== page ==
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Haggis is a traditional Scottish dish comprising the following ingredients:


  • 1 sheep's stomach (thoroughly cleaned)
  • 1 sheep's liver
  • 1 sheep's heart
  • 1 sheep's lung
  • 1lb beef suet
  • 1 large onion
  • 1 tablespoon salt
  • 1 tablespoon black pepper
  • 1lb oatmeal


A recipe for ten hungry Scots.

  1. Trim heart, liver, and lung and place in a large pot with 1 cup of water. Bring mixture to boil then simmer for one-and-a-half hours then leave to cool for about 20 minutes.

  2. Cut out any grisly part of the lung and put this with the liver, heart and raw beef suet through a meat grinder.

  3. Mix up all the ground meat in a big pot, throw in the chopped up onion and season to taste.

  4. Toast oatmeal lightly in heavy bottomed pan and add this to your mixture.

  5. You should now have a thick gooey mess. Stuff this into the sheep's stomach until about 3/4 full and then seal.

  6. Prick stomach1.

  7. Fill pot with 1 gallon of water and bring to the boil. When boiling add the haggis and boil gently for 4 - 5 hours.

  8. Leave to cool.

  9. Address the haggis (see below) and serve with neeps and tatties2.

  10. Eat and then belch loudly or throw up.

The Address

Penned by Robert Burns and traditionally spoken before cutting into the cooked haggis.

Fair fa' your honest, sonsie face,
Great chieftain o' the puddin-race!
Aboon them a' ye tak your place,
Painch, tripe, or thairm:
Weel are ye wordy of a grace
As lang's my arm.

The groaning trencher there ye fill,
Your hurdies like a distant hill,
Your pin wad help to mend a mill
In time o' need,
While thro' your pores the dews distil
Like amber bead.

His knife see rustic Labour dight,
An' cut ye up wi' ready slight,
Trenching your gushing entrails bright,
Like onie ditch;
And then, O what a glorious sight,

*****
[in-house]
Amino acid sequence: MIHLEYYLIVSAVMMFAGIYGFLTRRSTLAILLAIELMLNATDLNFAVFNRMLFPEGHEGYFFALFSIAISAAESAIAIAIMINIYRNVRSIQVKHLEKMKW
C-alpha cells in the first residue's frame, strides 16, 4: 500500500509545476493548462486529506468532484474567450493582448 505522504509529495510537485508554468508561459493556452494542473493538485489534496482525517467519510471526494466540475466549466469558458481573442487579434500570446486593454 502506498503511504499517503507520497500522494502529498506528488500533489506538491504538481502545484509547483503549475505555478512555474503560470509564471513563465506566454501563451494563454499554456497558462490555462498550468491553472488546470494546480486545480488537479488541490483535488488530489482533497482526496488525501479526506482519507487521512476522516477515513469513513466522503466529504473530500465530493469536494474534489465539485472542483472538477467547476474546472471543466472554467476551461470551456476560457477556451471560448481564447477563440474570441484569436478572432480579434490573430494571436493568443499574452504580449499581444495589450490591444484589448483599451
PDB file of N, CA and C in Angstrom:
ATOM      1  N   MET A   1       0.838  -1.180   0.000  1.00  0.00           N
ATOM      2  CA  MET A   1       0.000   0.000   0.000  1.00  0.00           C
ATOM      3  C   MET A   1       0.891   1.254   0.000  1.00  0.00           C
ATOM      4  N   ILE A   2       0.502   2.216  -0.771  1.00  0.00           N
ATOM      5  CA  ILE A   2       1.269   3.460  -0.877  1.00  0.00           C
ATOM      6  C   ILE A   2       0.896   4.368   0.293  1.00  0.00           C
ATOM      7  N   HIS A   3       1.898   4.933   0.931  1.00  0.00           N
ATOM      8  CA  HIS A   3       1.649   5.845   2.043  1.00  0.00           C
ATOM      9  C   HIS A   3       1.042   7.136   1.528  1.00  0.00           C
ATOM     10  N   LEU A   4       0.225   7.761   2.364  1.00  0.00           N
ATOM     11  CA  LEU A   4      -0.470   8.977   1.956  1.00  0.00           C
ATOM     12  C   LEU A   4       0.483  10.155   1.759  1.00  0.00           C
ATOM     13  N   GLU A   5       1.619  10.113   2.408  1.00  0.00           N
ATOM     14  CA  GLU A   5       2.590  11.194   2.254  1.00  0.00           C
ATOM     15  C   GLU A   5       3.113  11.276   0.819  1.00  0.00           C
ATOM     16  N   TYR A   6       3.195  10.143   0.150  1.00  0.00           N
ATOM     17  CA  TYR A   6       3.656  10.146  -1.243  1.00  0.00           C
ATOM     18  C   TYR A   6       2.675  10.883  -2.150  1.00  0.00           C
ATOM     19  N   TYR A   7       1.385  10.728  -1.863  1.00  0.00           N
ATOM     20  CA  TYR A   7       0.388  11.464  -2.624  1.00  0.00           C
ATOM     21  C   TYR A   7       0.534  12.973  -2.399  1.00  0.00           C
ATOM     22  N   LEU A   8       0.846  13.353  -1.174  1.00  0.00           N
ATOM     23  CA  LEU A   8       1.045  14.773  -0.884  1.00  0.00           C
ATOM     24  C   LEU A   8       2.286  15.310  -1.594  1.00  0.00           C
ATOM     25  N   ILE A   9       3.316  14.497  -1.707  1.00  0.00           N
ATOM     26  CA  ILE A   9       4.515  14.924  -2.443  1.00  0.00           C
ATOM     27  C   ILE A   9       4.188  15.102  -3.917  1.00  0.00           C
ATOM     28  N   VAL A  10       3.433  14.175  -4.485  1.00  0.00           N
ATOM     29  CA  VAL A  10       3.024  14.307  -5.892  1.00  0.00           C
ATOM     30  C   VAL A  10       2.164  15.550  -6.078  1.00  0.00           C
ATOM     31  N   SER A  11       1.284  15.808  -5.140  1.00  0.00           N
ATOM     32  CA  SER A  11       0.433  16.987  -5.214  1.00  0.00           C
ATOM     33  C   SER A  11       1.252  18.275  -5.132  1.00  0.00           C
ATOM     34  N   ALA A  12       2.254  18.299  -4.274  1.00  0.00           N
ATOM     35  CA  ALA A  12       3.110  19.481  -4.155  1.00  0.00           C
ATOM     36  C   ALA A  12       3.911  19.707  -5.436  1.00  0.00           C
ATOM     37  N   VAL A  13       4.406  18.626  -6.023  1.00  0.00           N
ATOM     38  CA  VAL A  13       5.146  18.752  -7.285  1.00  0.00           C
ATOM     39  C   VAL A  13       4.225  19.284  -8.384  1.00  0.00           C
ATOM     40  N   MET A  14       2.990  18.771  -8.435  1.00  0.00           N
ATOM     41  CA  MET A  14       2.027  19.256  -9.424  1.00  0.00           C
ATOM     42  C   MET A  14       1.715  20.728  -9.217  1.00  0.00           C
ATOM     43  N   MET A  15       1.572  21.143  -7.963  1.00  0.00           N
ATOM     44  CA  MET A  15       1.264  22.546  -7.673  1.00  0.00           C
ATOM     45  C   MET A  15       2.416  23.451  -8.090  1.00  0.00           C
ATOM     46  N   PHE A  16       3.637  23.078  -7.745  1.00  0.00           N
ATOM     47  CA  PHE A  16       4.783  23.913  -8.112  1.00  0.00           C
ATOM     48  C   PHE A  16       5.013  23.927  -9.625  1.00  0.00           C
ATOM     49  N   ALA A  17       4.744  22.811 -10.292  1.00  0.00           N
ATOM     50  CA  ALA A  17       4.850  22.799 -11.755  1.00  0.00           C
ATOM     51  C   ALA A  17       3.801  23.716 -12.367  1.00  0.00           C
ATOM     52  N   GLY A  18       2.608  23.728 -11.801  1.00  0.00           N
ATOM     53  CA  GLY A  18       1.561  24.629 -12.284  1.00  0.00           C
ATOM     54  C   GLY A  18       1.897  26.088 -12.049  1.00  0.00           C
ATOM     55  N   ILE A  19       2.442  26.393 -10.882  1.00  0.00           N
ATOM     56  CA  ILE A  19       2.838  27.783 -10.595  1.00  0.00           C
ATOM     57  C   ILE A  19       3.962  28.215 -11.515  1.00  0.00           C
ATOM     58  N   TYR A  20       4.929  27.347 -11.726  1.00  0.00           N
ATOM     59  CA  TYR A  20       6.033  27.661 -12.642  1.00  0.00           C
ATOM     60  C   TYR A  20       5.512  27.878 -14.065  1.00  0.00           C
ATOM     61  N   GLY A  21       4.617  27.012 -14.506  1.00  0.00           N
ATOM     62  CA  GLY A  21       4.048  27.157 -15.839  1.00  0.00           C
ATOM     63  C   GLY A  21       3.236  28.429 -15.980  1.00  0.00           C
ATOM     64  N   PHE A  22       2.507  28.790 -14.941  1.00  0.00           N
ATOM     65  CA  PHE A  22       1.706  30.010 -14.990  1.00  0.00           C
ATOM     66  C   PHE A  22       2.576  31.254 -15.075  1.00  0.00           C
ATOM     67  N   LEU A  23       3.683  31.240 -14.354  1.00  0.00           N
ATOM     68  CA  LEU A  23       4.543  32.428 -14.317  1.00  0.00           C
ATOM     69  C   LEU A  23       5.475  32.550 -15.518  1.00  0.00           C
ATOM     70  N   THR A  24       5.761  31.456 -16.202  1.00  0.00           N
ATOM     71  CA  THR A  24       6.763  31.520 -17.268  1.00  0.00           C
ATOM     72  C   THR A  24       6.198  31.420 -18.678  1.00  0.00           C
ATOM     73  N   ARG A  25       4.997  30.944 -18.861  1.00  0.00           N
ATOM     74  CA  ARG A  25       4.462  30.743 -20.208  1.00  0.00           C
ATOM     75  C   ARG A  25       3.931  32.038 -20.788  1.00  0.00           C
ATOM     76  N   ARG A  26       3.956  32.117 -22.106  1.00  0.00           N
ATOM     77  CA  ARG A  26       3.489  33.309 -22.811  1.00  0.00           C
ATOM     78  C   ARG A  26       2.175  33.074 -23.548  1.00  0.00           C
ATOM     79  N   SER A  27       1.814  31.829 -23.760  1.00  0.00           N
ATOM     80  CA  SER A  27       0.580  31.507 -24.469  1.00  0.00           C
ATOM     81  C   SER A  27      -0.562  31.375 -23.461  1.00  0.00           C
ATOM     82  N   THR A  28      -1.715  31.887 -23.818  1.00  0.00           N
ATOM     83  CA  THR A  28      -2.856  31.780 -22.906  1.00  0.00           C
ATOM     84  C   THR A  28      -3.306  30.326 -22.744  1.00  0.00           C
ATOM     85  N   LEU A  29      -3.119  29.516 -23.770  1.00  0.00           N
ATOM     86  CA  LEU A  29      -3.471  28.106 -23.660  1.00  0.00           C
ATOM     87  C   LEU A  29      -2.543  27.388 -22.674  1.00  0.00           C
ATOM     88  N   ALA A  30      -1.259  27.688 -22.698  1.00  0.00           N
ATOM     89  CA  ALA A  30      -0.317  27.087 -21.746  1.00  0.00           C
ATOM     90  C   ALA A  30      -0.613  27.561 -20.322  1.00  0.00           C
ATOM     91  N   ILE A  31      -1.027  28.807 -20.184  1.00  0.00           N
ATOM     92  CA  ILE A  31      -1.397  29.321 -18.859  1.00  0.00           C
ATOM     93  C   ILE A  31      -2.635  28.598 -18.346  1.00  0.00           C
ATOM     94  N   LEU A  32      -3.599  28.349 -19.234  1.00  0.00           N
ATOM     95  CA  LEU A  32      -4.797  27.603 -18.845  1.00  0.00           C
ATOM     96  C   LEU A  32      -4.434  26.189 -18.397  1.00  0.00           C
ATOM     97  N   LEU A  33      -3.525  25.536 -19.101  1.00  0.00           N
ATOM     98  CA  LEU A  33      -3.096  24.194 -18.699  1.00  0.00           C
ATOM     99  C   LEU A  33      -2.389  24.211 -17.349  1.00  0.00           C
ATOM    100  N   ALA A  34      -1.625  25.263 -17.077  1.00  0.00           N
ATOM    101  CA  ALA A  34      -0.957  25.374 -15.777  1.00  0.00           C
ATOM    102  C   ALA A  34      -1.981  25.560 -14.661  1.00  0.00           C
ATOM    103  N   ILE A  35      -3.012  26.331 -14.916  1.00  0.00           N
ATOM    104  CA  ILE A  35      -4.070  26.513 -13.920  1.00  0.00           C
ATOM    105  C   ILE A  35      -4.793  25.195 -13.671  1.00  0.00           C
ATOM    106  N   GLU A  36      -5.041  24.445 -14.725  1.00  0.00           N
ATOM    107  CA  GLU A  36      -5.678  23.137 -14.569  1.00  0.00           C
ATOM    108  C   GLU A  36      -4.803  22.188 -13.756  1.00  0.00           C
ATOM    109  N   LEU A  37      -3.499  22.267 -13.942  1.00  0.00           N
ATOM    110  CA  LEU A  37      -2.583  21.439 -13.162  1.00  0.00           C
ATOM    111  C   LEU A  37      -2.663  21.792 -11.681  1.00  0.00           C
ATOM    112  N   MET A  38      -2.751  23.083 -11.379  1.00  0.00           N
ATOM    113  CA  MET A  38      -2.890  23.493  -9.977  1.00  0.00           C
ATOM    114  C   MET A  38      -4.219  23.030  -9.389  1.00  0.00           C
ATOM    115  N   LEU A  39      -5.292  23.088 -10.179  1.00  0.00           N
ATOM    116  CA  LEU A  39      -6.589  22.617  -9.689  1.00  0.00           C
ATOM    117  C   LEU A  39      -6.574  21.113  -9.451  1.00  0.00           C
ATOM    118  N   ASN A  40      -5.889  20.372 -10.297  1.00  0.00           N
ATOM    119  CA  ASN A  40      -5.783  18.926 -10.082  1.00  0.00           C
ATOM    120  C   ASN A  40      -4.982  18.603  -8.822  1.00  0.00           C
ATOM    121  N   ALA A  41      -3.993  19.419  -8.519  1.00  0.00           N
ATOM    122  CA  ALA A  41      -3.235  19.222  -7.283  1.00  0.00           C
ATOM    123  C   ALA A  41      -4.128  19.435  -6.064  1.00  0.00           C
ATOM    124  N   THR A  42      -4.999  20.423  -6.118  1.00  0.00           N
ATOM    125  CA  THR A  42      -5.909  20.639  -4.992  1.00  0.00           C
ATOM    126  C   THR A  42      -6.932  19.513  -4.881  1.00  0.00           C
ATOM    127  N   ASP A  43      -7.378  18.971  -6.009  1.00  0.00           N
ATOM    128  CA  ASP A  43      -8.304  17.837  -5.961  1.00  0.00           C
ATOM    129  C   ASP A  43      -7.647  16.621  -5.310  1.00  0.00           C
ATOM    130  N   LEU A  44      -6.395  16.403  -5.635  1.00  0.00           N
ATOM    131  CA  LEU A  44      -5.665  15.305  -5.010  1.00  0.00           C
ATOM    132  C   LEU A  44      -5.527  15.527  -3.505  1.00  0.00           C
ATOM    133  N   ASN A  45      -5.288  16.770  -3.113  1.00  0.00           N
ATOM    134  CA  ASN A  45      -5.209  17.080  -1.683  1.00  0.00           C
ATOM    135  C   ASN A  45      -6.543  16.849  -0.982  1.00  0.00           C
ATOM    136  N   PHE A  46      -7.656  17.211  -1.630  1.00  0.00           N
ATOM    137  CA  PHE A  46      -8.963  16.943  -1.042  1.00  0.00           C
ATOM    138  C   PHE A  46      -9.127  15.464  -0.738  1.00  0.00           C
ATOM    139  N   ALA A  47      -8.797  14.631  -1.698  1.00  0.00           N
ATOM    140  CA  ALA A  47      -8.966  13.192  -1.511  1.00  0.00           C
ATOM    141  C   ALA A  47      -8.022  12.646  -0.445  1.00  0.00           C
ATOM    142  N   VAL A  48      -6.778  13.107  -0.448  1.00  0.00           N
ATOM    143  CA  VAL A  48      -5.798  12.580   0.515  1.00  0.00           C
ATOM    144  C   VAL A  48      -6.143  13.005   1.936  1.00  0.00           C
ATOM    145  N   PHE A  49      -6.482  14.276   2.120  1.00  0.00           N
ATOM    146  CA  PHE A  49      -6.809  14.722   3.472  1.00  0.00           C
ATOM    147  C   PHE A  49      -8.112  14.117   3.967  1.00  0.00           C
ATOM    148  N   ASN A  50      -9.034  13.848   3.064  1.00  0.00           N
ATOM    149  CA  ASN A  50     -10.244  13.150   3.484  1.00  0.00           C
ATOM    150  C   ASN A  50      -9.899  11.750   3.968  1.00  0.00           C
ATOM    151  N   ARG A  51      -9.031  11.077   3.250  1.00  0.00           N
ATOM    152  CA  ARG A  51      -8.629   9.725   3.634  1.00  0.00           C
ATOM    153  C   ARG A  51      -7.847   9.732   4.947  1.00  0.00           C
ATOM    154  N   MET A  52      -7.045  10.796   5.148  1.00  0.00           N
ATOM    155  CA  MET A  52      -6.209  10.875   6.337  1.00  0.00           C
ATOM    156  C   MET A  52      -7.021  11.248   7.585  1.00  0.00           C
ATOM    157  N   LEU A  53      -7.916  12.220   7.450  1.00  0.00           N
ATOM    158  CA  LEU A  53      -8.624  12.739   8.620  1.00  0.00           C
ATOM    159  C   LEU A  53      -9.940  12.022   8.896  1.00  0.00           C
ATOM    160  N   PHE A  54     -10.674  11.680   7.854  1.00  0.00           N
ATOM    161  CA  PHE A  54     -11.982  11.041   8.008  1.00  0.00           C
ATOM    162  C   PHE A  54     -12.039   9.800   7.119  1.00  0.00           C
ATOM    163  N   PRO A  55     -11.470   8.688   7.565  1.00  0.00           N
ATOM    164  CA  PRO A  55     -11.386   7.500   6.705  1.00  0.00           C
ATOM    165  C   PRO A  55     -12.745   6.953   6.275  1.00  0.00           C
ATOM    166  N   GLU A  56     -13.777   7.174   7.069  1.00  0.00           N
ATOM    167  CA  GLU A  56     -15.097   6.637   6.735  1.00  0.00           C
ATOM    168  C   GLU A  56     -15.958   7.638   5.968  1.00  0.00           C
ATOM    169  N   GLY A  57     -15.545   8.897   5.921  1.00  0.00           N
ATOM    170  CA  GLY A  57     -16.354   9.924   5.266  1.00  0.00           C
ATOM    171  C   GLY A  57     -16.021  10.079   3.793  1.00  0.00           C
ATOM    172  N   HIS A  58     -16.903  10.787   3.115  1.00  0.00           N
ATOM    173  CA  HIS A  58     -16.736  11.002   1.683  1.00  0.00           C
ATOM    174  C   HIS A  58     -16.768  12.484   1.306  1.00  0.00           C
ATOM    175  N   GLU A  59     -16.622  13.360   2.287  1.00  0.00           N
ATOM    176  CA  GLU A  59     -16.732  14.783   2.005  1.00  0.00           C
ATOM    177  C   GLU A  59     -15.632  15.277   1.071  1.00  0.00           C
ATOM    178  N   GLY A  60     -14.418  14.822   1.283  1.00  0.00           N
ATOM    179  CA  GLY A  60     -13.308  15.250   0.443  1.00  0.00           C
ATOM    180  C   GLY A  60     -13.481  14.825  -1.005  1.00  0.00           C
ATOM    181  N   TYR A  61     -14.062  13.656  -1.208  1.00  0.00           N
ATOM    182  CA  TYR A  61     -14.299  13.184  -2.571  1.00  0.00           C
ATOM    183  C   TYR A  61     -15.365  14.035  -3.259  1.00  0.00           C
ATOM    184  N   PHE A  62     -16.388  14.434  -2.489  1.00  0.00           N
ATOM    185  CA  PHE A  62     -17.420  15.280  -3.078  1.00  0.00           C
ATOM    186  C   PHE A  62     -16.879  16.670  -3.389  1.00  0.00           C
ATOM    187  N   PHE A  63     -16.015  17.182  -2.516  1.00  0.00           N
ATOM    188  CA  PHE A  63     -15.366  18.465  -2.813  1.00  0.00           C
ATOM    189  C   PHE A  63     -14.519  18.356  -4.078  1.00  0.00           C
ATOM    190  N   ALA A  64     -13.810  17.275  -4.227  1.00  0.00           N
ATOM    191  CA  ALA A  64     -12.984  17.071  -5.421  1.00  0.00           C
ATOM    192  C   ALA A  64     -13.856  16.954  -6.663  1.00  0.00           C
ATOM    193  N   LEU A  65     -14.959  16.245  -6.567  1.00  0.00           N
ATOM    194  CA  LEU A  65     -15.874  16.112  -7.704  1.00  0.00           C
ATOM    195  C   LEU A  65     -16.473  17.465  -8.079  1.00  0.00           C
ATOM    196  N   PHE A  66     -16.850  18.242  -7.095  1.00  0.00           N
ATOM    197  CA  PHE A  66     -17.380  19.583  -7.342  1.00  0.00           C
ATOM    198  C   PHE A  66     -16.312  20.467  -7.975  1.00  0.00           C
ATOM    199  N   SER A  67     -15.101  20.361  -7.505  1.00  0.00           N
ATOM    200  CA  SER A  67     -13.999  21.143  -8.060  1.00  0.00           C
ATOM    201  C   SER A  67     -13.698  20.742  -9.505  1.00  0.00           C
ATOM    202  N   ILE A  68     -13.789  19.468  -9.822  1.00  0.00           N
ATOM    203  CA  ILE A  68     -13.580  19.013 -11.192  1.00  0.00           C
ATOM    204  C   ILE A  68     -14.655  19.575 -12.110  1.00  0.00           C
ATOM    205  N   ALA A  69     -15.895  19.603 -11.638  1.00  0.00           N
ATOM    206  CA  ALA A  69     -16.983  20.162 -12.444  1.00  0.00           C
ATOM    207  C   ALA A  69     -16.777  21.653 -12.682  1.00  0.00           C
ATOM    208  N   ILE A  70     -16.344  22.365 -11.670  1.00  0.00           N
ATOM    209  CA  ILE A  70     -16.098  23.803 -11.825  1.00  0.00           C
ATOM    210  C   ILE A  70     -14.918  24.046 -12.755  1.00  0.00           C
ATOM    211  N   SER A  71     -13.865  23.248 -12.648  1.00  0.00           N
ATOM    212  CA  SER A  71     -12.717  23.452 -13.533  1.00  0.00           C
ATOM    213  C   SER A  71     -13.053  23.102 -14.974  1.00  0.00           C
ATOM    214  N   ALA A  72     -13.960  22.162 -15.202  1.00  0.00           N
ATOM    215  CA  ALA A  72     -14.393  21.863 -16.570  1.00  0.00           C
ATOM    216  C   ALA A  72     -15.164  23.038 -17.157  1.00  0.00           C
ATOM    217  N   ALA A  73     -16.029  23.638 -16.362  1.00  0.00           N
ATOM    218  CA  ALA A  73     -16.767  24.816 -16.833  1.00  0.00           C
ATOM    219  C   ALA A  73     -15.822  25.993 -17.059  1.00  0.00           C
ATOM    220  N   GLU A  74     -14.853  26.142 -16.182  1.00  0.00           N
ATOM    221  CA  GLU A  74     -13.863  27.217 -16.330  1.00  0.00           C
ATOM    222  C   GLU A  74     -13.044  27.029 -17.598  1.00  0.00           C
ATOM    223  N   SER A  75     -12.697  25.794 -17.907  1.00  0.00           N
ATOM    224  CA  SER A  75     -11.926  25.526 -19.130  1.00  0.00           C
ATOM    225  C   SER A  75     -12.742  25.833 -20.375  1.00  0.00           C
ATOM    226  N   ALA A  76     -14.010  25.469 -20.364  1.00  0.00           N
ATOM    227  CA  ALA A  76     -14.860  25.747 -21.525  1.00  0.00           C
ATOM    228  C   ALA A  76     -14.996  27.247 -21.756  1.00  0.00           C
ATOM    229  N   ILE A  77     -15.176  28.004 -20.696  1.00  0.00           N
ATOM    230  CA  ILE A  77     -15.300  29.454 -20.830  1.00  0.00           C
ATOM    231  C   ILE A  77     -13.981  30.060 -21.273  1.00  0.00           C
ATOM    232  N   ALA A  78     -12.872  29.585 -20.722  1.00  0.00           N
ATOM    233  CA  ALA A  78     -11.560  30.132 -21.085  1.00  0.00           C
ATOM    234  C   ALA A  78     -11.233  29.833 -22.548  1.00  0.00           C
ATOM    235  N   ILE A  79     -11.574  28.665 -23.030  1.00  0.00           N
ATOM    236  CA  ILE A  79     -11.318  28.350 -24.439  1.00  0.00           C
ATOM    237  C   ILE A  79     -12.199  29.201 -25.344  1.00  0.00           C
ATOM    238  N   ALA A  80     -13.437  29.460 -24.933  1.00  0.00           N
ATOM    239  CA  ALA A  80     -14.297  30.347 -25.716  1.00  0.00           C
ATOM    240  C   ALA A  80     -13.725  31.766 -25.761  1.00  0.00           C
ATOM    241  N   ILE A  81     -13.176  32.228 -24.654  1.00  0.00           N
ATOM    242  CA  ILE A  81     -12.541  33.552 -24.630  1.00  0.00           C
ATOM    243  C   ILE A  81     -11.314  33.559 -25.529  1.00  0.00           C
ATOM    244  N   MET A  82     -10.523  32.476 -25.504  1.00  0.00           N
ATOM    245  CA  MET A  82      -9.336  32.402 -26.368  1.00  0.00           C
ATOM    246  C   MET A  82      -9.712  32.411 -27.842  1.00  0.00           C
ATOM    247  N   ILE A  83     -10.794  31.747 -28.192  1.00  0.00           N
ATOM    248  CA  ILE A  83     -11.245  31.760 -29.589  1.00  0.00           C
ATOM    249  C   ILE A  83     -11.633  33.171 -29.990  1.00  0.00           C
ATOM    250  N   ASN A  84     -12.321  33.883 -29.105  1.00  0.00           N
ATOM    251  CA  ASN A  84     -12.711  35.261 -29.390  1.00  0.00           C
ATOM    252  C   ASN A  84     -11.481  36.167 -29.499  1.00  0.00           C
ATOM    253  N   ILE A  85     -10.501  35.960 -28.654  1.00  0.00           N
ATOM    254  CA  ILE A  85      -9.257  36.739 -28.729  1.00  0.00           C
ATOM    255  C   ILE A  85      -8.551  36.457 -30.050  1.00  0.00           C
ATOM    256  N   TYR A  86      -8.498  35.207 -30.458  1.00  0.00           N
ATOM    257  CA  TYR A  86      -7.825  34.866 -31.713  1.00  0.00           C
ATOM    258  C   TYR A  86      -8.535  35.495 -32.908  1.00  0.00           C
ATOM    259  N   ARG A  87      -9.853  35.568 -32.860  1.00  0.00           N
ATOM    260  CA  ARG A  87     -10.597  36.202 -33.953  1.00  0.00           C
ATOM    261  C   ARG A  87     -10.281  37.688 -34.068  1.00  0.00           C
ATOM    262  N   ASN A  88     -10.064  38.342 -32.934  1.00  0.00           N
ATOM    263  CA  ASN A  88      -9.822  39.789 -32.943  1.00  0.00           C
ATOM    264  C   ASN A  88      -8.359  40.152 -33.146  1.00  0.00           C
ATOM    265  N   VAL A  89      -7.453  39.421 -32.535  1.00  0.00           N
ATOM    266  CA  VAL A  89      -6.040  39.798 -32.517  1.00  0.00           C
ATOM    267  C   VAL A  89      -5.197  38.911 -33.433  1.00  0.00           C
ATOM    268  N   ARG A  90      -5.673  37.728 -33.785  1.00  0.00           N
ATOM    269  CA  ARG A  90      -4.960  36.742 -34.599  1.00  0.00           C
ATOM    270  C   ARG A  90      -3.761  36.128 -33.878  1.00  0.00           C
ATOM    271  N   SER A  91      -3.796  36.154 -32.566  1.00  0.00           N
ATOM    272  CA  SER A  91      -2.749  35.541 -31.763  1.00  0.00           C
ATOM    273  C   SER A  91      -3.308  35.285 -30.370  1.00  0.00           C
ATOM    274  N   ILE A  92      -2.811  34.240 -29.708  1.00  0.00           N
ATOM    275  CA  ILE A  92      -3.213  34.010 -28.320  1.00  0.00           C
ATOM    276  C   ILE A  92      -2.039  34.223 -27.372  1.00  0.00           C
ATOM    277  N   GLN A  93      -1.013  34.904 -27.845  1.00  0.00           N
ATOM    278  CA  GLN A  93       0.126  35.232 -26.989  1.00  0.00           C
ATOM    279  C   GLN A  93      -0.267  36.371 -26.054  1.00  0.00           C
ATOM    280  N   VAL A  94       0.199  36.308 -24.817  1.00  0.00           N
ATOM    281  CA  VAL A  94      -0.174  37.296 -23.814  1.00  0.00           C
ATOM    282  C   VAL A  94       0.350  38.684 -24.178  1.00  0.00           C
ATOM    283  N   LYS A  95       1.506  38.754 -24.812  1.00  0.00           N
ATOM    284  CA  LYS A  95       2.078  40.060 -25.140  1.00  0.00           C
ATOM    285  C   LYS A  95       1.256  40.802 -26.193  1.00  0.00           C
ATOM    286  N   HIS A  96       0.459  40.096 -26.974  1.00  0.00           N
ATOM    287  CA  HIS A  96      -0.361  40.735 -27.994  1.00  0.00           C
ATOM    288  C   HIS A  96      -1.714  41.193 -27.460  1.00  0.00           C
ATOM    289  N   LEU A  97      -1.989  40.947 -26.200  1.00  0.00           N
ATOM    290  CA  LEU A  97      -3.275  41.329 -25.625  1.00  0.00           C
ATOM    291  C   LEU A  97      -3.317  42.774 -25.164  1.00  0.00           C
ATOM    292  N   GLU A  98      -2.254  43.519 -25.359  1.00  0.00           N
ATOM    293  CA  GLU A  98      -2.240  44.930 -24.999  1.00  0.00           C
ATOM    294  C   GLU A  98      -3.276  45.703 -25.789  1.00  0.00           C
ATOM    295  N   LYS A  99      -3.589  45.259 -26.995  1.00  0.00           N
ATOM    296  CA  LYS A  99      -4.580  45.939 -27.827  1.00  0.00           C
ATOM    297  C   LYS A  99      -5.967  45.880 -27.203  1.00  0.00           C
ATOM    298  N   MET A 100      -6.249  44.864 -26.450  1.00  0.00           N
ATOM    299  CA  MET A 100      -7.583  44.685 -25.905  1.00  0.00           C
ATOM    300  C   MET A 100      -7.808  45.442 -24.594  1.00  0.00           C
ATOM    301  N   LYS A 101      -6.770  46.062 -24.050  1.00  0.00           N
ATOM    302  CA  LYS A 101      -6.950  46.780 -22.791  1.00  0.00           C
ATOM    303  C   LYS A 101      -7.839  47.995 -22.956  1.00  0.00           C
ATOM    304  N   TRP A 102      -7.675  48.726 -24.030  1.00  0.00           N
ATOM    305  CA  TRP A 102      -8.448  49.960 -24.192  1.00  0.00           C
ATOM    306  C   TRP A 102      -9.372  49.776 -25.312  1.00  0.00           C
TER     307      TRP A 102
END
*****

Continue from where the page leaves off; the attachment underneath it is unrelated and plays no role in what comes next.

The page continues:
Warm-reekin, rich!

Then, horn for horn, they stretch an' strive:
Deil tak the hindmost, on they drive,
Till a' their weel-swall'd kytes belyve
Are bent like drums;
Then auld Guidman, maist like to rive,
'Bethankit!' hums.

Is there that owre his French ragout,
Or olio that wad staw a sow,
Or fricassee wad make her spew
Wi' perfect sconner,
Looks down wi' sneering, scornfu' view
On sic a dinner?

Poor devil! see him owre his trash,
As feckless as a wither'd rash,
His spindle shank a guid whip-lash,
His nieve a nit;
Thro' bluidy flood or field to dash,
O how unfit!

But mark the Rustic, haggis-fed,
The trembling earth resounds his tread,
Clap in his walie nieve a blade,
He'll make it whissle;
An' legs, an' arms, an' heads will sned
Like taps o' thrissle.

Ye Pow'rs, wha mak mankind your care,
And dish them out their bill o' fare,
Auld Scotland wants nae skinking ware,
That jaups in luggies;
But, if ye wish her gratefu' prayer,
Gie her a Haggis!

Haggis Folklore

This small furry mammal is indigenous to the Northern Reaches of Scotland, known as the 'Highlands and Islands'.

As a result of the native tribes' predilection for hitting anything that moves, these likeable little creatures had been hunted to the point of extinction by roughly 100-50BC. Nowadays, tourists enquiring after the Haggis find the local Scot smiling wryly. 'Och, he'll be runnin' aroun' the mountain.'

As a result of the Haggis' escaping the hunter's club, it has developed the unlikely ability to run very quickly around the circumference of any mountain or hill. Over the centuries, the few Haggis that remain have evolved limbs of differing length in order to better facilitate their rapid escape around the steep slopes.

Sadly, since its left legs are longer than the legs on the right hand side of its body, the Haggis is somewhat handicapped in that it can only escape in a clockwise direction. Many a canny Scots hunter has foiled the Haggis' speedy escape by surprising it from an anti-clockwise approach.

A cooked Haggis is a rare treat indeed, but due to the rarity of the livestock, one which few visitors to Scotland can ever fully appreciate.

1The sheep's, or your own if you just can't face the prospect of continuing.2Turnips and potatoes.

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